This year I took a new title at Smallstep: Offroad Engineer. I think every tech company needs Offroad Engineering, and in the post I’ll talk about what this role is and why I’m excited about it.
An Offroad Engineer takes on projects that add value for the company, but don’t yet have a home on our roadmap. They make gestures from what is, toward what could be. Working off the beaten path, the OE scouts for future development and explores beyond the boundaries of the map.
Every startup needs people on the frontier, regardless of the title. Trying new things. Breaking new things. Doing weird projects (well, weird within our wheelhouse) that help us understand what we’re building and how it fits with the landscape.
This is especially true at a company like Smallstep, which makes building blocks for cybersecurity. There are so many different use cases for our product, across DevOps and infrastructure security, and we need to be exploring those, trying them out, understanding how they fit together, and demonstrating potential in a way that gets people excited, both internally and externally. Offroad Engineering is about new ideas, new integrations, and new possibilities.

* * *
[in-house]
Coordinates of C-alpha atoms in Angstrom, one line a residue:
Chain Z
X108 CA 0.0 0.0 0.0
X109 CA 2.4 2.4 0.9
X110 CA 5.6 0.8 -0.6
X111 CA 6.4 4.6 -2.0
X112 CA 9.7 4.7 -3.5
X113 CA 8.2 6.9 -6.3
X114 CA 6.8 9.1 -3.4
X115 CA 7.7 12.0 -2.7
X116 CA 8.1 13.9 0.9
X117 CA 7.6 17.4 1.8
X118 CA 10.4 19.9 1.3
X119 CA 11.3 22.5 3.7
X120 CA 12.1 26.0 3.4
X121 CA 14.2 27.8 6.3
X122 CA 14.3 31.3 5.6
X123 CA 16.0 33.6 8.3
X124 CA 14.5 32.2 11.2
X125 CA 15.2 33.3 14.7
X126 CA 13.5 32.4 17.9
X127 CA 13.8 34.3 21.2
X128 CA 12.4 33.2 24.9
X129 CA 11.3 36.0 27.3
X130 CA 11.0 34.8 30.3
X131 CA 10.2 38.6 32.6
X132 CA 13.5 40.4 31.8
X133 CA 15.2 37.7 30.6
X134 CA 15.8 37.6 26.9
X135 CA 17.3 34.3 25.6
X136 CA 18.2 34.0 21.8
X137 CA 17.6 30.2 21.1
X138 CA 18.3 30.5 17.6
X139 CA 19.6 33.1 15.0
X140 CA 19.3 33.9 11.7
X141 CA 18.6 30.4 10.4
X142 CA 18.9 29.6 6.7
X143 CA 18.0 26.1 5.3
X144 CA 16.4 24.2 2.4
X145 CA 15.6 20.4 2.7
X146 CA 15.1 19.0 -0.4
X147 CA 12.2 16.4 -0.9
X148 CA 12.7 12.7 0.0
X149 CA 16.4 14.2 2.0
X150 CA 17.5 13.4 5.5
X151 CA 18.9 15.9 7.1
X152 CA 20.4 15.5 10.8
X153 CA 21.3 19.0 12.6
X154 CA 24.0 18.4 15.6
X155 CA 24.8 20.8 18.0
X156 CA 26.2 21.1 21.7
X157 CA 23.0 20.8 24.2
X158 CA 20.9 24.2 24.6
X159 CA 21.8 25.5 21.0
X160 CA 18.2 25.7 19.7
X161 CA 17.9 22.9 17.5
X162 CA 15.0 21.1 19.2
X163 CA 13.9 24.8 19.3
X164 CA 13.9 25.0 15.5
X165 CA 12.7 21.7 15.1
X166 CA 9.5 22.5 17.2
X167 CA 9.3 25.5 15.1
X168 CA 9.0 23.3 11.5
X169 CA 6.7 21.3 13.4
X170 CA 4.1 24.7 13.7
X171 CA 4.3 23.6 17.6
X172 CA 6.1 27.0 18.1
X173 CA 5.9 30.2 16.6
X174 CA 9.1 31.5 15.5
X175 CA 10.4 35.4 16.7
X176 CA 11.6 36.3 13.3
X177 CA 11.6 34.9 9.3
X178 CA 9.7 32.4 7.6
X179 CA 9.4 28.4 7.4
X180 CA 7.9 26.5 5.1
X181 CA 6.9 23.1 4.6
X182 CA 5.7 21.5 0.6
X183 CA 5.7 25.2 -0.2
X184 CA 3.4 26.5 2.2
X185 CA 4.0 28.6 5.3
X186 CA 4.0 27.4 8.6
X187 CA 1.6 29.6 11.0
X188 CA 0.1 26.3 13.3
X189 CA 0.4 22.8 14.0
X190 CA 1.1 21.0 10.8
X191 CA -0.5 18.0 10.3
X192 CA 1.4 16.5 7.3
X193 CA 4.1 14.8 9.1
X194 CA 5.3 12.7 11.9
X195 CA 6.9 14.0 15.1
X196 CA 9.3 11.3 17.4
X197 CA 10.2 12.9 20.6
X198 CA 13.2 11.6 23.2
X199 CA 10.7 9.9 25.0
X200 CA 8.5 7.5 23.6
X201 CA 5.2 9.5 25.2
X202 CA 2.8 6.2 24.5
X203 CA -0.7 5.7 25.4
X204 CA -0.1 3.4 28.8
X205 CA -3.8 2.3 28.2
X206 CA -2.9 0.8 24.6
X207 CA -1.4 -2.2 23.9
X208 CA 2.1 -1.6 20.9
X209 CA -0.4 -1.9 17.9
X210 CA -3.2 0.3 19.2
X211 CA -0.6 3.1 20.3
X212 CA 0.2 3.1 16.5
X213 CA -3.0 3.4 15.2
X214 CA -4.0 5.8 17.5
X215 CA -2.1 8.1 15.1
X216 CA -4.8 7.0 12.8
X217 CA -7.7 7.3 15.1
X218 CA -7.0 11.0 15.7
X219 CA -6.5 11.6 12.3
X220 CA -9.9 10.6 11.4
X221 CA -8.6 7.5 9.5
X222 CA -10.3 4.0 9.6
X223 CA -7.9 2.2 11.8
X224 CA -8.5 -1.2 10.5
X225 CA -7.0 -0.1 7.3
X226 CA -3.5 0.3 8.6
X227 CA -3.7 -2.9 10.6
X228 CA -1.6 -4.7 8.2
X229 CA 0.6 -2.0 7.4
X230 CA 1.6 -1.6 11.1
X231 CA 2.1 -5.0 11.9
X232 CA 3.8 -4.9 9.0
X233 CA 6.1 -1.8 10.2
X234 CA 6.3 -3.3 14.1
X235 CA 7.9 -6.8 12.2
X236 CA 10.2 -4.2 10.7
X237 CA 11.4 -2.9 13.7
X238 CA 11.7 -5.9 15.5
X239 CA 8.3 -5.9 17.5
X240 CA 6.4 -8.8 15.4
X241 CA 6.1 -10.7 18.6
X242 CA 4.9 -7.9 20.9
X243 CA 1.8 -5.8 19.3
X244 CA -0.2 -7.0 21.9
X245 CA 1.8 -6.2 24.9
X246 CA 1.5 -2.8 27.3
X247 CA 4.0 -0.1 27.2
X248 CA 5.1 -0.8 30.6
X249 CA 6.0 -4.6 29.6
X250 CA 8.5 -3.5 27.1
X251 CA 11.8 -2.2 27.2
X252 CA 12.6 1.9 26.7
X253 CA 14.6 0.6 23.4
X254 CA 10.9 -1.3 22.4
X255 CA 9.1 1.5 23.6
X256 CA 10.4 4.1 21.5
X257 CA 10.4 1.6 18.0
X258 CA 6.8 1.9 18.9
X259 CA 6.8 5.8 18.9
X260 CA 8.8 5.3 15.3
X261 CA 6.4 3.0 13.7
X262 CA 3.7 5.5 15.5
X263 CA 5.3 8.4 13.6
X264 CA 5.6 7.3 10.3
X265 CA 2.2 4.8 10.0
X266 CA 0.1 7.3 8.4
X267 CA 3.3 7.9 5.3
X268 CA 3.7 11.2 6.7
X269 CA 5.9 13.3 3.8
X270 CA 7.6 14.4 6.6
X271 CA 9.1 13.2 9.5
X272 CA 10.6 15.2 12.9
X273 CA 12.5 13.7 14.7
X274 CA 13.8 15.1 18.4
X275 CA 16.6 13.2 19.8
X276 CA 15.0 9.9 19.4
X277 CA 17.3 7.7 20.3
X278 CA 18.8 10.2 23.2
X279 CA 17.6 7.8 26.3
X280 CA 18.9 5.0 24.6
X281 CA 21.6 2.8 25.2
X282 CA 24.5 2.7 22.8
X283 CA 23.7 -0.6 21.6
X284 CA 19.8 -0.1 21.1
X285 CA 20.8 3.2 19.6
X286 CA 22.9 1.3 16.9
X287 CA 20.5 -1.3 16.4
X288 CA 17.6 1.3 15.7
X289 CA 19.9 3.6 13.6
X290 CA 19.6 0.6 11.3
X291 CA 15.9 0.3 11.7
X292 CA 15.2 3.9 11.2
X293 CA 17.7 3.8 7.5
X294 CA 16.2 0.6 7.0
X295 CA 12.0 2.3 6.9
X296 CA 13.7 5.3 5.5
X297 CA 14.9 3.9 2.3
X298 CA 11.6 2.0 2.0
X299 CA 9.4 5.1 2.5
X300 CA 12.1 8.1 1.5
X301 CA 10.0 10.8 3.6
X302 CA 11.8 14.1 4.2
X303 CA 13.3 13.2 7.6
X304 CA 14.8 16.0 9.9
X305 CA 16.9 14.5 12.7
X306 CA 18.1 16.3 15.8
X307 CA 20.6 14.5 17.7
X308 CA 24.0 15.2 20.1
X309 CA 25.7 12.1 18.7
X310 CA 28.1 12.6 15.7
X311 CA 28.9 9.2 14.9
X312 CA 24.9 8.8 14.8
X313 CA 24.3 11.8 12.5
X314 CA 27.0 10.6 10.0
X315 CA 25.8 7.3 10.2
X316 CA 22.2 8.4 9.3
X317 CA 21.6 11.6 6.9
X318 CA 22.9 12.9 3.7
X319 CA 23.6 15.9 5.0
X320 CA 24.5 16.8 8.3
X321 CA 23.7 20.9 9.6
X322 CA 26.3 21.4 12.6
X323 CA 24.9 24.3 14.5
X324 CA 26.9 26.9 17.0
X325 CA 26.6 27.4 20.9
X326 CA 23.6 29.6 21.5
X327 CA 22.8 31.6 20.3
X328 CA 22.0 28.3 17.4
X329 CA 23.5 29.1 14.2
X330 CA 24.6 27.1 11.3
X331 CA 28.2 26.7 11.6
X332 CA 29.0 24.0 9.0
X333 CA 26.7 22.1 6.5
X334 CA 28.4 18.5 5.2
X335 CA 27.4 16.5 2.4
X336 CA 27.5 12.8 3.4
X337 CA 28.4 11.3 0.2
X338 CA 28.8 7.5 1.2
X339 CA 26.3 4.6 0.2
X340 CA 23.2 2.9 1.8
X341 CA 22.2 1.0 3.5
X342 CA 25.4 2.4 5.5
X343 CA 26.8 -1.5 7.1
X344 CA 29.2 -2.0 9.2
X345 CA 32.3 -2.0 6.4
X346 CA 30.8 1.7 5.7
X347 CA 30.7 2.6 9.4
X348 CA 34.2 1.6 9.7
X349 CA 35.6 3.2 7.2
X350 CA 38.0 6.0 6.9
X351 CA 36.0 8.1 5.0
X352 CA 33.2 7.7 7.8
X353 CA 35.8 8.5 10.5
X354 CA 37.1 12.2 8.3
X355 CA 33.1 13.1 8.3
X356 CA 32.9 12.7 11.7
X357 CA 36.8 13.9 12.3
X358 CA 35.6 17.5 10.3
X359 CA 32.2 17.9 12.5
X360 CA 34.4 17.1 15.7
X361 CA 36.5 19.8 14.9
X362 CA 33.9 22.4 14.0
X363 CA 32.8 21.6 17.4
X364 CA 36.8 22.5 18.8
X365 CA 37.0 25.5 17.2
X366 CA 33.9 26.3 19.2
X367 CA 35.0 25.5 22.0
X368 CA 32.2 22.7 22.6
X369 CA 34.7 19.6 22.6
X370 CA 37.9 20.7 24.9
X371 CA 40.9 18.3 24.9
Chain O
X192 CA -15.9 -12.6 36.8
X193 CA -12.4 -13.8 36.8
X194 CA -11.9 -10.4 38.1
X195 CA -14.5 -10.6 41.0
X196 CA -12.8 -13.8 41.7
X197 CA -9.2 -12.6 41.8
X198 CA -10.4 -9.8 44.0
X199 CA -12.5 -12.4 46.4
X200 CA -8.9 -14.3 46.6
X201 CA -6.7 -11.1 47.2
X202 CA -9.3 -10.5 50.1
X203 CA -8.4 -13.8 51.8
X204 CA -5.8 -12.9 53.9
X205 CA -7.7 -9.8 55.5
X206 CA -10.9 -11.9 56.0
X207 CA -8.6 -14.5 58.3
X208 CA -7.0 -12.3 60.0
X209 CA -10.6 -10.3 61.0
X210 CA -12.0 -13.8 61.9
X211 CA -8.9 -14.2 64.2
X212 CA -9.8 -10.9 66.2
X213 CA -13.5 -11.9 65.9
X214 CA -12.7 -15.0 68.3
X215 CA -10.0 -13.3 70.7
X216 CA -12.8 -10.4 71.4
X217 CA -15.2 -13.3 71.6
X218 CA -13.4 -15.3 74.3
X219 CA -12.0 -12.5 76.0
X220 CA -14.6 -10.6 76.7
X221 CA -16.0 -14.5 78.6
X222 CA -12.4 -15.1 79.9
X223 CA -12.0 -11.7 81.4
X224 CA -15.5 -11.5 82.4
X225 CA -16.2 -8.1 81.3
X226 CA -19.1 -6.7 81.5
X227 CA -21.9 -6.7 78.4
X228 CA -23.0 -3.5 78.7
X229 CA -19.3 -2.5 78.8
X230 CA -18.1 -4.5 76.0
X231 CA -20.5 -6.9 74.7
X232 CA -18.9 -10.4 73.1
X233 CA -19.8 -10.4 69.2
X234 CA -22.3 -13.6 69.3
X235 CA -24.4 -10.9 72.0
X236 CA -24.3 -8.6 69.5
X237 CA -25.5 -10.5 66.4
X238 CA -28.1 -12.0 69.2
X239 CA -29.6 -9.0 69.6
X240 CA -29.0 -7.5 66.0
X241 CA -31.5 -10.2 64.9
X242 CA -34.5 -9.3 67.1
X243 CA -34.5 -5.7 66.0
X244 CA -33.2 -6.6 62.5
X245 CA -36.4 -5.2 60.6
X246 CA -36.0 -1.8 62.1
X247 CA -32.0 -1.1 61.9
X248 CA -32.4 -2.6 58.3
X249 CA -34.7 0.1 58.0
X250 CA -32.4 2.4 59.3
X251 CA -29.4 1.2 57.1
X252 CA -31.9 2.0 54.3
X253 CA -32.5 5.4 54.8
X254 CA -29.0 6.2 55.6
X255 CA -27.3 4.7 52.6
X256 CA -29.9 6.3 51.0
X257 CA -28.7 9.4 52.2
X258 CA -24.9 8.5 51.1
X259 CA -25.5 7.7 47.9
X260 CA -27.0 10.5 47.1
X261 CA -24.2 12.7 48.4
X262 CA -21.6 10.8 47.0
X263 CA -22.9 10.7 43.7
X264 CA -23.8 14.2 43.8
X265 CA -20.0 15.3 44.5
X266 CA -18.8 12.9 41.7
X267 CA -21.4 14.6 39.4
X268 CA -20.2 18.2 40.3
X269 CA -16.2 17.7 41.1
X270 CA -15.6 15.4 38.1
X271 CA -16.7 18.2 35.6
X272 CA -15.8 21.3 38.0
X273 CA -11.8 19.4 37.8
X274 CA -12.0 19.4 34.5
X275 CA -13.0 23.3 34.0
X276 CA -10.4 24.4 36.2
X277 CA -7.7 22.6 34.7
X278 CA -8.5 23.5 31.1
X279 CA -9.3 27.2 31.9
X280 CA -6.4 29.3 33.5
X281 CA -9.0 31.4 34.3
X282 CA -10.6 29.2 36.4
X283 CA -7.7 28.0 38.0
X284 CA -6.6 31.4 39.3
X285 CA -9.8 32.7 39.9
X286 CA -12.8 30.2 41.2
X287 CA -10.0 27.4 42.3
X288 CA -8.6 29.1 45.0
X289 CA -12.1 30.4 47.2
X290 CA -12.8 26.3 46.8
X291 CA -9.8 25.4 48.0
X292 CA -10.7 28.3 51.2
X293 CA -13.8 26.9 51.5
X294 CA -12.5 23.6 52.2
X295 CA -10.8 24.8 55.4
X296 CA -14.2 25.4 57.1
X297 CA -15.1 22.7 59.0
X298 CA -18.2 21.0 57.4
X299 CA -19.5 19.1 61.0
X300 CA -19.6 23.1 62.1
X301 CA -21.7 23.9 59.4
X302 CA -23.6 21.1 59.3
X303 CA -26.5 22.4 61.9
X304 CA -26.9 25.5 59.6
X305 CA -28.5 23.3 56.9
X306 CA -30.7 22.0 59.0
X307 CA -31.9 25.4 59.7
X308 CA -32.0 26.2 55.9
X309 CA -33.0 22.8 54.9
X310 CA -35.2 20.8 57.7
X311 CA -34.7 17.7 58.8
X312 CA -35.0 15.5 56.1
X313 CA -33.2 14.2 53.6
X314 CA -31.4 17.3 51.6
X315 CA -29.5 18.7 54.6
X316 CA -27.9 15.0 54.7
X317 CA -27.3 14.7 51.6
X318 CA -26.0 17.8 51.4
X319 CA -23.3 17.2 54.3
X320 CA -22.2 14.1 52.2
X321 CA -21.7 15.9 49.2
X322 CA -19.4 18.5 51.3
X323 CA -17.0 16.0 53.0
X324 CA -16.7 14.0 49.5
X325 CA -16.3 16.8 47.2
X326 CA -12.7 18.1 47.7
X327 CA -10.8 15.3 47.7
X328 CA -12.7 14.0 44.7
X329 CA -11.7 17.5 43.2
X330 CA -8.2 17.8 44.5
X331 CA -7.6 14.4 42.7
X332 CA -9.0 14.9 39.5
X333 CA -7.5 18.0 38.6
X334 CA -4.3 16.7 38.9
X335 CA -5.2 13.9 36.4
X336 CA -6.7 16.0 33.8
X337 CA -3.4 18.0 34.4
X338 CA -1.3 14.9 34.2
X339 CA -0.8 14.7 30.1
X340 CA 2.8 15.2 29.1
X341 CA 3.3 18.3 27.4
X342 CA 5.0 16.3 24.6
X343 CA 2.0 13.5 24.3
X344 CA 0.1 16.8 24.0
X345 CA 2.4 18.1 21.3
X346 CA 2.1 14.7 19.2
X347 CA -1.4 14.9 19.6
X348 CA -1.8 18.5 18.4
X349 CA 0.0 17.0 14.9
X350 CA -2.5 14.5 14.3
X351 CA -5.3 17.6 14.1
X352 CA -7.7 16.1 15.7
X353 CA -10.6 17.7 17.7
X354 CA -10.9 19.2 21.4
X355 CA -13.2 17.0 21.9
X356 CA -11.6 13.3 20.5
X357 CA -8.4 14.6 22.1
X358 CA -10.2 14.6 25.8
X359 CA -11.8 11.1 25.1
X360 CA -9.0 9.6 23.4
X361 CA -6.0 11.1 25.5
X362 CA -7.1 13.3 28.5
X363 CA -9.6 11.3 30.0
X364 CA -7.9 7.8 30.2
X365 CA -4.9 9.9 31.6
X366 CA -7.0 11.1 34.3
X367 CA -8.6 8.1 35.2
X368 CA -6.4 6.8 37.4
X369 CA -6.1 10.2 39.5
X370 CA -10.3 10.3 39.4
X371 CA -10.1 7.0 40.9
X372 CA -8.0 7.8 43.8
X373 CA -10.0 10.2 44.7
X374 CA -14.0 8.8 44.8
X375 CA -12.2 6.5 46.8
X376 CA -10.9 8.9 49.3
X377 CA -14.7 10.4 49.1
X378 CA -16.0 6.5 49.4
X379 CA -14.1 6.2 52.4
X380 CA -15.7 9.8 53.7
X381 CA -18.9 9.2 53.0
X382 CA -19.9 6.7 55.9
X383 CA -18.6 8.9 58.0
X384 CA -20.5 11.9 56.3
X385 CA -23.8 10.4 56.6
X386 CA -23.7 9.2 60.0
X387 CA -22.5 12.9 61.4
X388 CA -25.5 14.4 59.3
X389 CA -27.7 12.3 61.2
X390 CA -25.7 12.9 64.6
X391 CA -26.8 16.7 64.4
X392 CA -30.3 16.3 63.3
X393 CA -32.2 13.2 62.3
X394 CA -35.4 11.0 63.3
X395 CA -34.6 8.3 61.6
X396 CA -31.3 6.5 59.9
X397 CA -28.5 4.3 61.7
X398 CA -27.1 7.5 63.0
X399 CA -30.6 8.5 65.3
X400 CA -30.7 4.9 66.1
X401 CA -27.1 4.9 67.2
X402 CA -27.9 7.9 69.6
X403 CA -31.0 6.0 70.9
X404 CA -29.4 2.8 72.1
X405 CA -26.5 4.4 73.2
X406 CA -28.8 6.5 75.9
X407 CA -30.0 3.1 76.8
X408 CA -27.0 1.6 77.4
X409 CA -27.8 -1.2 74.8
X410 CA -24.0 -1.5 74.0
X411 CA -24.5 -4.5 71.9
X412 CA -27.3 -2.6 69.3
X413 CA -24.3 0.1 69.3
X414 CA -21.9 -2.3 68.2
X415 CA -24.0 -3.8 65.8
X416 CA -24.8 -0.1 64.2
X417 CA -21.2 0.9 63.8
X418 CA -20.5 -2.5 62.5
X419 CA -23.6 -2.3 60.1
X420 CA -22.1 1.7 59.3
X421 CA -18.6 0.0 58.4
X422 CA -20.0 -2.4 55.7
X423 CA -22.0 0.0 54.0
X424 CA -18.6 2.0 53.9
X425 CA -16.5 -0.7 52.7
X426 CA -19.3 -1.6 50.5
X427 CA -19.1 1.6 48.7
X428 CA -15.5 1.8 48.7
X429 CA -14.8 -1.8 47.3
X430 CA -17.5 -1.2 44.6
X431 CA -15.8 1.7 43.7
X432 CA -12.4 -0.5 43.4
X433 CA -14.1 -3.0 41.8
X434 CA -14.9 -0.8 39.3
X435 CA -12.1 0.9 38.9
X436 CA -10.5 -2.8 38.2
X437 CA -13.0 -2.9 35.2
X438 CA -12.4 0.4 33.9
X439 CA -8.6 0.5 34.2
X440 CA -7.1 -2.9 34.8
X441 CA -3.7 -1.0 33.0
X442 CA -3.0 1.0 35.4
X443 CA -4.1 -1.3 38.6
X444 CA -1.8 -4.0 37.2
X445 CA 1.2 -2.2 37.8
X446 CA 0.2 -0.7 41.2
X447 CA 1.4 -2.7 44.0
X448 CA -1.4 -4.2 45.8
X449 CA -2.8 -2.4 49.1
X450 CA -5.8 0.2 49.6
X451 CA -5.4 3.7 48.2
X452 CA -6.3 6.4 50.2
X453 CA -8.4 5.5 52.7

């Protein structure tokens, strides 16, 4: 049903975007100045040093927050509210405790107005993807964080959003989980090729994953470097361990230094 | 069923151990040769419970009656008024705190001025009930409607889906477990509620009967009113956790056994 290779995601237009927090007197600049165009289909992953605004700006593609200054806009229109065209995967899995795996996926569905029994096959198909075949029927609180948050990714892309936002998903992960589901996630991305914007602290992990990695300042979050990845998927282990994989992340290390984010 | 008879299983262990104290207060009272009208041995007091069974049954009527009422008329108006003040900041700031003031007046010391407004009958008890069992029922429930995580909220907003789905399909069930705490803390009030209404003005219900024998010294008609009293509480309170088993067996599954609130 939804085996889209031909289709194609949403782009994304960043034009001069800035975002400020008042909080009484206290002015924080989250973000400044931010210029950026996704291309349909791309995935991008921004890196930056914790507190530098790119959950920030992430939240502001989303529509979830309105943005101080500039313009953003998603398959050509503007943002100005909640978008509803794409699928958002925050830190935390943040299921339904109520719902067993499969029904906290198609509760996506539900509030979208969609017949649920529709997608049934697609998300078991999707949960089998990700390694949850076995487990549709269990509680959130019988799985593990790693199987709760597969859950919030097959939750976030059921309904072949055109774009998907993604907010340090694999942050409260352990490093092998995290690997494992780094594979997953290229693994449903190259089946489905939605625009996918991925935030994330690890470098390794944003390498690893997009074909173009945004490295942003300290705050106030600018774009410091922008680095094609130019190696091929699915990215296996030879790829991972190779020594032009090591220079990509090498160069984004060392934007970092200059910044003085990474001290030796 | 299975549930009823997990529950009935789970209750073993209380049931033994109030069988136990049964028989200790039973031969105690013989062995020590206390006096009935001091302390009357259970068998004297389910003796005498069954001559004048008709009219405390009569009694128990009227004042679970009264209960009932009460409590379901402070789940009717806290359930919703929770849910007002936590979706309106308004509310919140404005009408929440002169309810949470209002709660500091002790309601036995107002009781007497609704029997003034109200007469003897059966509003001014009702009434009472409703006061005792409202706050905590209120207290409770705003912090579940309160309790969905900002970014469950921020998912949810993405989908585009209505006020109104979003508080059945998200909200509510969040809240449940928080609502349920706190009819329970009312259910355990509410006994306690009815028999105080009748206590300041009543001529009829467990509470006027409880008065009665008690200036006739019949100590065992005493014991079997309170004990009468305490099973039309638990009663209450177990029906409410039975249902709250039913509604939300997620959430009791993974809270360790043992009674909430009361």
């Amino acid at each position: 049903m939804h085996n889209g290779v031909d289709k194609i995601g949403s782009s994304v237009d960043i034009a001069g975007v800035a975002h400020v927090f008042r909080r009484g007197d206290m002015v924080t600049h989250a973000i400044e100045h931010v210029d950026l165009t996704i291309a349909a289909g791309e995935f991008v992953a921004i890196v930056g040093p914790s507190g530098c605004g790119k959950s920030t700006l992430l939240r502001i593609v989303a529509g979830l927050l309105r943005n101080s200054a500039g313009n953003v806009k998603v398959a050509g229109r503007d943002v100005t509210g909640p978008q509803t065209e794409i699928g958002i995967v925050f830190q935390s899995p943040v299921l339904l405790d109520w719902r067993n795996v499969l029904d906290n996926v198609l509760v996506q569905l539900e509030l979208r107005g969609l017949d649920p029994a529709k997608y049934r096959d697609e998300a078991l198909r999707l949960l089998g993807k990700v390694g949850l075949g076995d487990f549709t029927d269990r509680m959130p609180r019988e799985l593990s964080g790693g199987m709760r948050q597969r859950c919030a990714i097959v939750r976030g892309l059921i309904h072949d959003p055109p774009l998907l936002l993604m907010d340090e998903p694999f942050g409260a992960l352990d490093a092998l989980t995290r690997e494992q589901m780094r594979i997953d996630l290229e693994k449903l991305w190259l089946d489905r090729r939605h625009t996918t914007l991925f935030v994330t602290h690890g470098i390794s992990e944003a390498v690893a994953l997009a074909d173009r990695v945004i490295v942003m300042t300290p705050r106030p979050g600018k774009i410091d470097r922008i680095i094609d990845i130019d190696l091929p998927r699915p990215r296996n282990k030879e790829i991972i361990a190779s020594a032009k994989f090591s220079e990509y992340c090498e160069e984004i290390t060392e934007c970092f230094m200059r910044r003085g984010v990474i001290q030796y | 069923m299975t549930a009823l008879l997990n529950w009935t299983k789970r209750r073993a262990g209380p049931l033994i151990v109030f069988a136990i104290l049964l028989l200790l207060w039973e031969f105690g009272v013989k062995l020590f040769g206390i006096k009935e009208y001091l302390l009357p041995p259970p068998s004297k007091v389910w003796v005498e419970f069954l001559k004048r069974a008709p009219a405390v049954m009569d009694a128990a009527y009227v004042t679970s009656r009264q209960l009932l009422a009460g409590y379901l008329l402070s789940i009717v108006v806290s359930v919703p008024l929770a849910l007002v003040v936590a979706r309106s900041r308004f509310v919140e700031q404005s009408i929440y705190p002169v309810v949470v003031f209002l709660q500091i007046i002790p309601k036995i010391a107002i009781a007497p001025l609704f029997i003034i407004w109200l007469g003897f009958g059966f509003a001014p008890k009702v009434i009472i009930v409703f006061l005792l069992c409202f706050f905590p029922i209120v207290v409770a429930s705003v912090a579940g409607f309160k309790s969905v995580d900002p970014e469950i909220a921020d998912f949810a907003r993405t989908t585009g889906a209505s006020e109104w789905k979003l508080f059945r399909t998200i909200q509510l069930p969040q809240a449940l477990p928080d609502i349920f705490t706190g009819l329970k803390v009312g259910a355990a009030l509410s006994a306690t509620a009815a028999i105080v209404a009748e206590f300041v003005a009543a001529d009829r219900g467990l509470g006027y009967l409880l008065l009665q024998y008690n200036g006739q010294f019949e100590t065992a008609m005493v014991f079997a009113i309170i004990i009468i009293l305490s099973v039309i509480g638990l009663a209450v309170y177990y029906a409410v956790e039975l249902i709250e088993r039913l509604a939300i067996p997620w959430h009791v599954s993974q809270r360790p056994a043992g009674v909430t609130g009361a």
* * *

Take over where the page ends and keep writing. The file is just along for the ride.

Every startup company does Offroad Engineering, even if no one has that title. This role is sometimes covered by:
- some of the archetypes of Staff Engineering
- an engineer who works for a CTO in a special projects role
- a developer advocate
- or any engineer, when they are in side project time
In practice, my day-to-day work includes a mix of technical writing, content creation, engineering research, user feedback, and internal coaching. But I think what’s really at the heart of this role is a way of working and being. My time in Montessori school as a 5-year-old feels just as important to this role as my engineering background. I wrote more about the creative side of this work in the Smallstep blog post Cheating My Way to Success.
How does your company get its Offroad Engineering work done?
Are you an Offroad Engineer at heart?
And where does a roadmap come from, anyway?